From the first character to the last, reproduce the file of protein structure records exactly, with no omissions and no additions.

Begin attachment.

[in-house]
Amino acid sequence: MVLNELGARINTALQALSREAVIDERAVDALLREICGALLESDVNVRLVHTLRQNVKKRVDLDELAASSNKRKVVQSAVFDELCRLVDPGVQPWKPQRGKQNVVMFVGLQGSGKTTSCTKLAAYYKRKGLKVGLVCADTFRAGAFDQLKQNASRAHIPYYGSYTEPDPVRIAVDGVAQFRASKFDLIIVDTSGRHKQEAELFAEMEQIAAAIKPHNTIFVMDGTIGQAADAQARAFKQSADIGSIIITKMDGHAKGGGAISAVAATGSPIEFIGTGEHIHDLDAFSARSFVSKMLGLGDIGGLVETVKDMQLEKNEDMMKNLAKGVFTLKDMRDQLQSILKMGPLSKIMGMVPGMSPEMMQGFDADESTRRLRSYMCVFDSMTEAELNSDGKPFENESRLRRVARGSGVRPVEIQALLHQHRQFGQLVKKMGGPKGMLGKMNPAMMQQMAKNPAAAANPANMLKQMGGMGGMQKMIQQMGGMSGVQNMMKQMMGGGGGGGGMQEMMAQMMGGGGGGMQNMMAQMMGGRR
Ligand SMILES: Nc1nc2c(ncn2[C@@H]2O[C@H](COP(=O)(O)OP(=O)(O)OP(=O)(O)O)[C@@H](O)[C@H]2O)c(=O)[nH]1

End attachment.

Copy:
[in-house]
Amino acid sequence: MVLNELGARINTALQALSREAVIDERAVDALLREICGALLESDVNVRLVHTLRQNVKKRVDLDELAASSNKRKVVQSAVFDELCRLVDPGVQPWKPQRGKQNVVMFVGLQGSGKTTSCTKLAAYYKRKGLKVGLVCADTFRAGAFDQLKQNASRAHIPYYGSYTEPDPVRIAVDGVAQFRASKFDLIIVDTSGRHKQEAELFAEMEQIAAAIKPHNTIFVMDGTIGQAADAQARAFKQSADIGSIIITKMDGHAKGGGAISAVAATGSPIEFIGTGEHIHDLDAFSARSFVSKMLGLGDIGGLVETVKDMQLEKNEDMMKNLAKGVFTLKDMRDQLQSILKMGPLSKIMGMVPGMSPEMMQGFDADESTRRLRSYMCVFDSMTEAELNSDGKPFENESRLRRVARGSGVRPVEIQALLHQHRQFGQLVKKMGGPKGMLGKMNPAMMQQMAKNPAAAANPANMLKQMGGMGGMQKMIQQMGGMSGVQNMMKQMMGGGGGGGGMQEMMAQMMGGGGGGMQNMMAQMMGGRR
Ligand SMILES: Nc1nc2c(ncn2[C@@H]2O[C@H](COP(=O)(O)OP(=O)(O)OP(=O)(O)O)[C@@H](O)[C@H]2O)c(=O)[nH]1